The New Yorker (NYT) – 4 January 2018 – An article about the New York State Department of Education’s Music Education Programs program, its founder and founder’s alleged connections to a group called the National Alliance of Musicians and the NYMTA’s Music Academy, and its supposed impact on music education in New York City are all true.
The article about this alleged connection was posted on the website of the NY Times.
The NY Times did not respond to multiple requests for comment from Newsweek about the article and the purported link between the program and the National Coalition for the Advancement of Musician Education.
The piece also failed to disclose that the NYT article is an April 24, 2018, correction, adding: “Correction: The article incorrectly stated that an associate of the National Association of Musicals, whose name was not disclosed, had been involved in a lawsuit with the state over the education of musicians.
The lawsuit, filed in February 2018, alleged that the state’s education department had failed to make the music academy’s curricula accessible to a wider range of students.”
Newsweek’s original article about New York’s MusicEducation Program was published on the New Yorker’s website on April 24.
It included an update about the program on April 27.
Newsweek did not correct the article’s false information.
The National Alliance for Musicians is the group behind the NYMEA and is a non-profit organization that advocates for the music education of students.
In a statement to Newsweek, the NYSEA said that its “members and partners” have been “fully engaged in litigation” with the New Jersey Education Department since January 2018.
The New Jersey Department of Human Services said it has been conducting “investigative hearings” to determine the scope of the program’s impact on the state.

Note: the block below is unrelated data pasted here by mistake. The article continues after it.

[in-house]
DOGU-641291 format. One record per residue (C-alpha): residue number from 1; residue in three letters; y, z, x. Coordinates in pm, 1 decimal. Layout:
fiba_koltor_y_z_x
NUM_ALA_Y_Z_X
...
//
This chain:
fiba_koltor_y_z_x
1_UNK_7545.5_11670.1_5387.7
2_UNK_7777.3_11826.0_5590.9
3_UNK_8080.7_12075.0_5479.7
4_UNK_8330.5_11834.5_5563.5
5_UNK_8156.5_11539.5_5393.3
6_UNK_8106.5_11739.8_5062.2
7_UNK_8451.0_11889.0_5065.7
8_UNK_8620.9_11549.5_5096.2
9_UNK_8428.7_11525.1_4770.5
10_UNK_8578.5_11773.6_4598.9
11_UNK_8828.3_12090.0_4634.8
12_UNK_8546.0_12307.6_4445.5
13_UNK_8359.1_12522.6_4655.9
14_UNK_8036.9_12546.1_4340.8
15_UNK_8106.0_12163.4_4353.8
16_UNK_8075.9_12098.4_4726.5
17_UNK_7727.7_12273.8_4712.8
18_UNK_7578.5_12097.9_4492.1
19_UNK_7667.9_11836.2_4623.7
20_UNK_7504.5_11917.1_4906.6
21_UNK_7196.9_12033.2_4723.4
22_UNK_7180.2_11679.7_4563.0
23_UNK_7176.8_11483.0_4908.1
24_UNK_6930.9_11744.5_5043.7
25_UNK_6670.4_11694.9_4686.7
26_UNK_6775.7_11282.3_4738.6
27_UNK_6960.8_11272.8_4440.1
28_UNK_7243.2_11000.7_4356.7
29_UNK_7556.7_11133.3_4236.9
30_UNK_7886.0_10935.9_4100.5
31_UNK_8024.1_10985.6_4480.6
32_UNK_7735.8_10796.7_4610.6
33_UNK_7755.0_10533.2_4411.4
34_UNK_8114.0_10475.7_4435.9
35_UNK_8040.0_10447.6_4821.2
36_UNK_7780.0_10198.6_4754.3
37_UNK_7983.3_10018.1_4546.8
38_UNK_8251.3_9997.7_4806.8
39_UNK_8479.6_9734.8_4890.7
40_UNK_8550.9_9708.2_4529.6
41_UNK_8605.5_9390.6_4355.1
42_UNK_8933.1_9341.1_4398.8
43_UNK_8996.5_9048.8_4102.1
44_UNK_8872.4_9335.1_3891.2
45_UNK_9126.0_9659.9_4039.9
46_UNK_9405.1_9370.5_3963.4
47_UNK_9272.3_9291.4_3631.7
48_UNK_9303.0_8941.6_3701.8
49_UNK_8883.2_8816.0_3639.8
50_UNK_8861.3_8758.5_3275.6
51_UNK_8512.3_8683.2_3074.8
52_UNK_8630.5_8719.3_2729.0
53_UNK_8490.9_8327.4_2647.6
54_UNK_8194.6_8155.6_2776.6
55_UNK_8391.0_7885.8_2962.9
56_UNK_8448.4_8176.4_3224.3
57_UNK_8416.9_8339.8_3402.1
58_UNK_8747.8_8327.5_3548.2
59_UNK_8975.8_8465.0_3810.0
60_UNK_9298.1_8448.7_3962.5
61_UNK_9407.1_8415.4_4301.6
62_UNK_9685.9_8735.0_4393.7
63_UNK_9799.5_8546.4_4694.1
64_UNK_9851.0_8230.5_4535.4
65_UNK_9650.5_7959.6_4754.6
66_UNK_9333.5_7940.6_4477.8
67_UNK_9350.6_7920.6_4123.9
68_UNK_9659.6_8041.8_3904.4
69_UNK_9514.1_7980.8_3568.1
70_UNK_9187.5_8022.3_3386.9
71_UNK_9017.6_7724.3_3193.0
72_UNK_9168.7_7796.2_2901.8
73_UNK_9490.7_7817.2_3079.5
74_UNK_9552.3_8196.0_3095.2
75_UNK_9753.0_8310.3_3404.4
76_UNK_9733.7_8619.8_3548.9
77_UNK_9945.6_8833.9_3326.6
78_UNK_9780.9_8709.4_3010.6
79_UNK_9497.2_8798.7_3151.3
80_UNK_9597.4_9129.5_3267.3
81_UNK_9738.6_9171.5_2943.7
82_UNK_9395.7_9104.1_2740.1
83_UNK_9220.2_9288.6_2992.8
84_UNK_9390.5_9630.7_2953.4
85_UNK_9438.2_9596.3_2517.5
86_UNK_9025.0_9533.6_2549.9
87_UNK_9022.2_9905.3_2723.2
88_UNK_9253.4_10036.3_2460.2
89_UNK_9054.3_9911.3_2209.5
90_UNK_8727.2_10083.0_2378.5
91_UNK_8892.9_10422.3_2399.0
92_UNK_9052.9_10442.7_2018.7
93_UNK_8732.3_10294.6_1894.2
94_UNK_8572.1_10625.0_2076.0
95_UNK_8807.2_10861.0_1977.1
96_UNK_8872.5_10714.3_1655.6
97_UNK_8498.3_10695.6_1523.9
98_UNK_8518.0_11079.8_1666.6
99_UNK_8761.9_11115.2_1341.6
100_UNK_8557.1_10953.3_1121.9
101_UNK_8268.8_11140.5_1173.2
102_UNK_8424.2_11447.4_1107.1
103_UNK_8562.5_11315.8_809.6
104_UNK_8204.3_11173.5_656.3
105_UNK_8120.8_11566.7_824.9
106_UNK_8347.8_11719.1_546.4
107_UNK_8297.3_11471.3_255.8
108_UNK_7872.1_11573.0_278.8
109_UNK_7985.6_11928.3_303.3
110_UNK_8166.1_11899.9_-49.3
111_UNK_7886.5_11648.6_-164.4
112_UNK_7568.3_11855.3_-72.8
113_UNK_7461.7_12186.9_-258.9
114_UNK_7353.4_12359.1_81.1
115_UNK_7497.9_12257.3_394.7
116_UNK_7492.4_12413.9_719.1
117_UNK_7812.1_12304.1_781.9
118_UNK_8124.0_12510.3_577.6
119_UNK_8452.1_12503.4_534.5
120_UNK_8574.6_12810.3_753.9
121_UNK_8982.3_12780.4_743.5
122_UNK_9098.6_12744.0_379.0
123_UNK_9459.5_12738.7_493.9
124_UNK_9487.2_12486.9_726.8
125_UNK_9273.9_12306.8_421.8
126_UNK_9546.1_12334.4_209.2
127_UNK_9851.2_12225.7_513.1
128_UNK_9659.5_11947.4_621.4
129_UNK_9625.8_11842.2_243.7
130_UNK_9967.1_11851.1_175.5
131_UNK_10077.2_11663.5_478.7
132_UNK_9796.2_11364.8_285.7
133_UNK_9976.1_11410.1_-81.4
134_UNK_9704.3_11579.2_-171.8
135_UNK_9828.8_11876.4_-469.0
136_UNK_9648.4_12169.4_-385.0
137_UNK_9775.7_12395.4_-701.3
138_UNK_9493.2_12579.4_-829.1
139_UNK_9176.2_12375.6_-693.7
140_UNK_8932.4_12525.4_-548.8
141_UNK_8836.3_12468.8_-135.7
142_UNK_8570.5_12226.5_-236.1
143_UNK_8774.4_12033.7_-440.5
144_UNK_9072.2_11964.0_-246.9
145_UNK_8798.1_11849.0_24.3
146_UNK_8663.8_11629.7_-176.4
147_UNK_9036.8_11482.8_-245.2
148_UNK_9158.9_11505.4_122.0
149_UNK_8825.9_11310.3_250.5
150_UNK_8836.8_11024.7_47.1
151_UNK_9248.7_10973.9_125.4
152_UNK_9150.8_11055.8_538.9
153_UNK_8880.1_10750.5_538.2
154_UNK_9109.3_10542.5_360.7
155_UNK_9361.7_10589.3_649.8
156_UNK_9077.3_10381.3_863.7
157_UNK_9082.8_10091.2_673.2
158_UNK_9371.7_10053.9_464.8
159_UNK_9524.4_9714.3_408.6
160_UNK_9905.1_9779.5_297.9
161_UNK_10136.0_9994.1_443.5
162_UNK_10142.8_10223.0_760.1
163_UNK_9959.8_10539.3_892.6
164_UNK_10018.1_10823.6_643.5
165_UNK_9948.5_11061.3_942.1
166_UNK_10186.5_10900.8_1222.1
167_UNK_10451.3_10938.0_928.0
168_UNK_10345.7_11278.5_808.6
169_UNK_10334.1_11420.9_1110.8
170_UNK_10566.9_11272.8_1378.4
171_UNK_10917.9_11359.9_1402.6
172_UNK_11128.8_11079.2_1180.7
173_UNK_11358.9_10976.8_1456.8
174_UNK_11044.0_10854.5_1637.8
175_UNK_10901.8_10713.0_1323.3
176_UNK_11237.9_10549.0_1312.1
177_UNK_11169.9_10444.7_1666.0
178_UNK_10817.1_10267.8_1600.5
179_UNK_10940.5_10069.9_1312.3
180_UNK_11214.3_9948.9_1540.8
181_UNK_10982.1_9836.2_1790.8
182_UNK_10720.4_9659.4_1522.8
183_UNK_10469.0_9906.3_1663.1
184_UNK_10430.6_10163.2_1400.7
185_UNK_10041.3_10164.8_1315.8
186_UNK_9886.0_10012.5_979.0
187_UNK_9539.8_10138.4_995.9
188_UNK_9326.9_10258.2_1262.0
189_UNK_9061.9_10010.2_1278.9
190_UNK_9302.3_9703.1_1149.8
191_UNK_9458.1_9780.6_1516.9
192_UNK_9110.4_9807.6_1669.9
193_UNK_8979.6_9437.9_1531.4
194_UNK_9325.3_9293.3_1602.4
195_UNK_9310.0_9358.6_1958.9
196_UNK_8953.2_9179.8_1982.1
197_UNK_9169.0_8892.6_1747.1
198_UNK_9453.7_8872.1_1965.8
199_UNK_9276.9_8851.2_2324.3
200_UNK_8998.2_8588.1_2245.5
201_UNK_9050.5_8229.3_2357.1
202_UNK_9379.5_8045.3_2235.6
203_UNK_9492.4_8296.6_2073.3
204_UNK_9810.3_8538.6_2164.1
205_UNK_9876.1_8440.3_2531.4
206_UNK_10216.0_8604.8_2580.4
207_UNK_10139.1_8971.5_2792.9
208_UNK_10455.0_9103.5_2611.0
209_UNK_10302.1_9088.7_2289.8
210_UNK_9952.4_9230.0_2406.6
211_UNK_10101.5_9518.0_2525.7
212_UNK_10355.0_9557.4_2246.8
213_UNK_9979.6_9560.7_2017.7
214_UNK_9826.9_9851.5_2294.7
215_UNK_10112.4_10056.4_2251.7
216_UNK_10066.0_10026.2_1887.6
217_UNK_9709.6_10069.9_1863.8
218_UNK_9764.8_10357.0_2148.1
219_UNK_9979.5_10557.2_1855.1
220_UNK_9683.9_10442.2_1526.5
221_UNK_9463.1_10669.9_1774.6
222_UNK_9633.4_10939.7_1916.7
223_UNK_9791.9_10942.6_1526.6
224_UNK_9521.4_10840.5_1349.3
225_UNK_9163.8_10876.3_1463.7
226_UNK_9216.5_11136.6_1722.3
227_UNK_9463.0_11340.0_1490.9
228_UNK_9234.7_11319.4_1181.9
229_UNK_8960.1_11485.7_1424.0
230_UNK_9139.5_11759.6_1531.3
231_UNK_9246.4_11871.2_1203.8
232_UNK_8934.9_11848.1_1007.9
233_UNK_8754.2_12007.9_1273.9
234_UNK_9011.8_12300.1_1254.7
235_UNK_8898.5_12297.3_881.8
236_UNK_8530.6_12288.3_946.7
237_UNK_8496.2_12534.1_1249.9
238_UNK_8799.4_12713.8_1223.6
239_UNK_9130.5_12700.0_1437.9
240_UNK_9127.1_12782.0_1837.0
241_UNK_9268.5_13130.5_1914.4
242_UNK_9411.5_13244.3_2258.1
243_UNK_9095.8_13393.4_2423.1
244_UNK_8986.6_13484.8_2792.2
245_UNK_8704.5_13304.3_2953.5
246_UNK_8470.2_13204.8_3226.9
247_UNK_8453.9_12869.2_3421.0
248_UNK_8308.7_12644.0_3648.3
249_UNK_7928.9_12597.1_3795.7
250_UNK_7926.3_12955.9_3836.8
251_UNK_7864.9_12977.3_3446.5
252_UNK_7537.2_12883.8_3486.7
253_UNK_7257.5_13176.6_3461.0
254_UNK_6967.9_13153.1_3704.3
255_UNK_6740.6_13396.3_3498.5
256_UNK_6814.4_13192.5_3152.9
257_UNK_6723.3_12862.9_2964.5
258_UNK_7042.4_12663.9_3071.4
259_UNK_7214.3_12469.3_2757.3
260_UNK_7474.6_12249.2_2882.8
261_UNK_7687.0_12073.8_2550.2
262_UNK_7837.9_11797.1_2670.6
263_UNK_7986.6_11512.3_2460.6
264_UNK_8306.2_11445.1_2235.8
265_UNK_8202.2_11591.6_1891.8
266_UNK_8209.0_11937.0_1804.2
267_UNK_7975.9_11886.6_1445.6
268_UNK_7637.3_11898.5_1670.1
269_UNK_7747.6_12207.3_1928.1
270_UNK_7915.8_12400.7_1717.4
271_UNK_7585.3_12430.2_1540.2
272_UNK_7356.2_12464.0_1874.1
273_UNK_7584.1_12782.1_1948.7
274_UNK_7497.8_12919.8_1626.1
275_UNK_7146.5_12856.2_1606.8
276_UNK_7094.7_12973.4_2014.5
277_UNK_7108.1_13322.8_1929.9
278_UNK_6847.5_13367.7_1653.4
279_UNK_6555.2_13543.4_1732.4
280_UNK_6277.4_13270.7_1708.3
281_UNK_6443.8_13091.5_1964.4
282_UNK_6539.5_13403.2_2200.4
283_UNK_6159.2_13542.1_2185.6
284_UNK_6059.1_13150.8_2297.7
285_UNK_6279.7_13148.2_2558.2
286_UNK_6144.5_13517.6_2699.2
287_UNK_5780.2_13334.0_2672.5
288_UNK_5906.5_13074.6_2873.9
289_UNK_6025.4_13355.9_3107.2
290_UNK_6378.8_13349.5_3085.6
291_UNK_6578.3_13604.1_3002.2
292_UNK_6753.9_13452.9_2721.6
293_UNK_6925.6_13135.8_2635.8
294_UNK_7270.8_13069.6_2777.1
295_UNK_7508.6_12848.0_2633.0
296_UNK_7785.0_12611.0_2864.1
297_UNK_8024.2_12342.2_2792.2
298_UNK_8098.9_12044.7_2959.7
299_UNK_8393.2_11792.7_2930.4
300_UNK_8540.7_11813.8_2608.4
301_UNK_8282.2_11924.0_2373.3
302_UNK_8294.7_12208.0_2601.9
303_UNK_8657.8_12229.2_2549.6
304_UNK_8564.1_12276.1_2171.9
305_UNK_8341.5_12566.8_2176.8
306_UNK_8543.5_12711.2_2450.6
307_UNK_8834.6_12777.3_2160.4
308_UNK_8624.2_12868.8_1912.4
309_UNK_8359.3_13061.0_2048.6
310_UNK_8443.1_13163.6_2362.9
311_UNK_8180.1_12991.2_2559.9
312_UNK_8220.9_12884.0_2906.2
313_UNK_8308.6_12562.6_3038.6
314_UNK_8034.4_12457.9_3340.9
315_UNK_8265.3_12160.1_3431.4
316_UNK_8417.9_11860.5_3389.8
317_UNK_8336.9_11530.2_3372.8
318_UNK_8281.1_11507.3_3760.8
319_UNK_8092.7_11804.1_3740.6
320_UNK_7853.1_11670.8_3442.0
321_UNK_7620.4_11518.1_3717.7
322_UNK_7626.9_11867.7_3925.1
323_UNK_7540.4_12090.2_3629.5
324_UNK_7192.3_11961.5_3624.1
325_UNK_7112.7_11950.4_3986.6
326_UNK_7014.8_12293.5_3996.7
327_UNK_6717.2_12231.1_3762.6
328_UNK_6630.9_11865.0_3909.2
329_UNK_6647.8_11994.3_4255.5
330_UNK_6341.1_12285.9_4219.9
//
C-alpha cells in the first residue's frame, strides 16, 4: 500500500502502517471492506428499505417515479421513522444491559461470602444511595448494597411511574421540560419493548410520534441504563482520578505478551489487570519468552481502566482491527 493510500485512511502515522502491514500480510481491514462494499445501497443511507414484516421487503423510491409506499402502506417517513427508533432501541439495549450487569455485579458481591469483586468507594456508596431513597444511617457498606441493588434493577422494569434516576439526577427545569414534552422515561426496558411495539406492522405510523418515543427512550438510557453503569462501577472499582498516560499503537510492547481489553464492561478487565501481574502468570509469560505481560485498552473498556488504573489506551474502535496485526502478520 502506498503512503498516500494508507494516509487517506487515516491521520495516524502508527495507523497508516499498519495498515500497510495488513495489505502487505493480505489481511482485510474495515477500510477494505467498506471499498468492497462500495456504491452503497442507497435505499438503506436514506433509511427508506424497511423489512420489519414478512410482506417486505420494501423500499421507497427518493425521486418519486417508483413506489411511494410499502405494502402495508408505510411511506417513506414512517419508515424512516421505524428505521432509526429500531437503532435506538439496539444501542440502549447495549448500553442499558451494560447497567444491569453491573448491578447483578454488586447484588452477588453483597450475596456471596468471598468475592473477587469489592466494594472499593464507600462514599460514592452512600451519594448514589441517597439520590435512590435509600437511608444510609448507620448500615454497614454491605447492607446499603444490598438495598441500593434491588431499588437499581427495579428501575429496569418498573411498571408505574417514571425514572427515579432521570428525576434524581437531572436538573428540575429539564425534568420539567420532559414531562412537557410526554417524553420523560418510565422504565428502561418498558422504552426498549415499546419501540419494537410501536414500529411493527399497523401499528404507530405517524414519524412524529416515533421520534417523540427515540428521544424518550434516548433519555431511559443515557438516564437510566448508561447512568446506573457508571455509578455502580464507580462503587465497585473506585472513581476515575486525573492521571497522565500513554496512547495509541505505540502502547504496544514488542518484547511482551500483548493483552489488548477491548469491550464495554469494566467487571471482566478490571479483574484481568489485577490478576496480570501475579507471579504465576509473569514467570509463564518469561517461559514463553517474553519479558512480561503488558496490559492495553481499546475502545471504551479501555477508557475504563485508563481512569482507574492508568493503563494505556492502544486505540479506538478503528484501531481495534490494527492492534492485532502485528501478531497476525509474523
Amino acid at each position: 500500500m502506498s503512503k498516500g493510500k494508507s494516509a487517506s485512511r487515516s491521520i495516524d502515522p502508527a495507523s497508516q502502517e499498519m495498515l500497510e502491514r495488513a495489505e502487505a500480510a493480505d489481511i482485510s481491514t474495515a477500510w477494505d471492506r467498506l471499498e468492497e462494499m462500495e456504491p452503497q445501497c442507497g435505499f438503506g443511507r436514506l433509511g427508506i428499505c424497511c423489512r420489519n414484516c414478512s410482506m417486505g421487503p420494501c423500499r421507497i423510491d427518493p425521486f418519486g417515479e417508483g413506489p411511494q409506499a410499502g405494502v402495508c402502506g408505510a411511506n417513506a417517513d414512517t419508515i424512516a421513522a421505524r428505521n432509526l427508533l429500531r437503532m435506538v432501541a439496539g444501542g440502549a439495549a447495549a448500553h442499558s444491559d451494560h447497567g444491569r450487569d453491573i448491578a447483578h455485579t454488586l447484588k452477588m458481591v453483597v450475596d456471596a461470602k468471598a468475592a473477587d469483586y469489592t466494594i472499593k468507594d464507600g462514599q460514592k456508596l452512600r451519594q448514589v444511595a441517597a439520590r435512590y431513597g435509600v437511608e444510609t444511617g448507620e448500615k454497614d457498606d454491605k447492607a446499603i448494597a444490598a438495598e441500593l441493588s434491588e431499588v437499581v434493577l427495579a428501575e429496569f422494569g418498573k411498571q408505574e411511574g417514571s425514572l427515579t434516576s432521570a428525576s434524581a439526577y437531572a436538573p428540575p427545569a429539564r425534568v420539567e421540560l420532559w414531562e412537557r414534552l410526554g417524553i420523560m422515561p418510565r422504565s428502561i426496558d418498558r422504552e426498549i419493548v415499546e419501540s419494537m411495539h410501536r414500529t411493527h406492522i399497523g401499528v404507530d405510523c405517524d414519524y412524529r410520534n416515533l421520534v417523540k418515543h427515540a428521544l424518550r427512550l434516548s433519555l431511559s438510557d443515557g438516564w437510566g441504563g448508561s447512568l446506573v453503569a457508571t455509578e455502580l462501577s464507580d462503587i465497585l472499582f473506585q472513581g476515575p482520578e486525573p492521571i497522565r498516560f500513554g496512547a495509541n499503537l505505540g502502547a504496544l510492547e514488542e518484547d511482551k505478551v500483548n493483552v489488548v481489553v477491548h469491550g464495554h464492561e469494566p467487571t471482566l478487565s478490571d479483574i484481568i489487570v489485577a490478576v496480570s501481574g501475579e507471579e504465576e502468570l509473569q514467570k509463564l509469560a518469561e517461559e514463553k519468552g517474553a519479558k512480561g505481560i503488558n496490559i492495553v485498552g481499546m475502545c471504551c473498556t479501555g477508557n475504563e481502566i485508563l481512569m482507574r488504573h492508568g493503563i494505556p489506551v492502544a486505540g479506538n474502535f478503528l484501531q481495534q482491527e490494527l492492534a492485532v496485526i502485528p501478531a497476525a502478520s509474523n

The program’s alleged influence on the NYDPS’ music education program has been documented in numerous studies by the National Center for Education Statistics.
In an April 26 letter to the New Orleans Times-Picayune, NCEES Director David Himmelstein detailed a July 2017 NCEED study that found the program “has led to an estimated 1,500 more students graduating with a college degree than would have been the case without it.”
The New Orleans study found that students who attended the program reported a significantly greater increase in their school’s graduation rate and graduation rates at other institutions.
The LA Times reported in February that NCEER found that the program led to “increased college completion rates” for students from disadvantaged families and students with disabilities.
The NCEERS report, which is a report on state education funding, does not mention the program by name in its abstract, but it does list the program as a program under the state Department of Higher Education.
In its July 2017 report, the NCEELS said it was not aware of any students who were “disfavored or excluded” by the program.
In addition to the NYCPS, the program has also been accused of giving preferential treatment to the students of Asian, African American and Native American parents.
In January 2017, the LA Times’ Emily Lee reported on a New York Department of Labor investigation into the program, which she wrote was “an investigation into claims that the NSEER study is not transparent or complete.”
In her story, Lee reported that a “senior official” told the Times that she and other staffers were told by NCEE “not to say anything that would contradict the results of the study.”
Lee said that NSEERS is not a “independent study” and that “the report is a document produced by the Department of Public Health and the Department to the State.”
The LA Time’s Emily Lee also reported that the LA Department of Housing and Community Development had been given “a $250,000 grant” to investigate the program from April to July 2017, which was reportedly used to “investigate and remove” alleged student discrimination.
The Times’ Lee reported from January 2018 that the study was “working its way through the state government” and “had not been completed by the time the LA Office of the Inspector General issued its report on the program in March.”
In April 2018, the Times reported that NEEER found the “school was using a disproportionate number of students with special needs.”
The Times reported: “The Department of Health and Human Services has also said that it is conducting a full review of the state-funded Music Education program.
The Department of Children and Family Services said in April that it had not seen any complaints about the NPEER report, but that it would investigate any allegations of discrimination.”
Newsweek reported in May that NMEA has launched an investigation into how the program works.
The Los Angeles Times reported on May 5 that a Los Angeles public school teacher has complained that she was suspended after the school’s Music Department “received an order from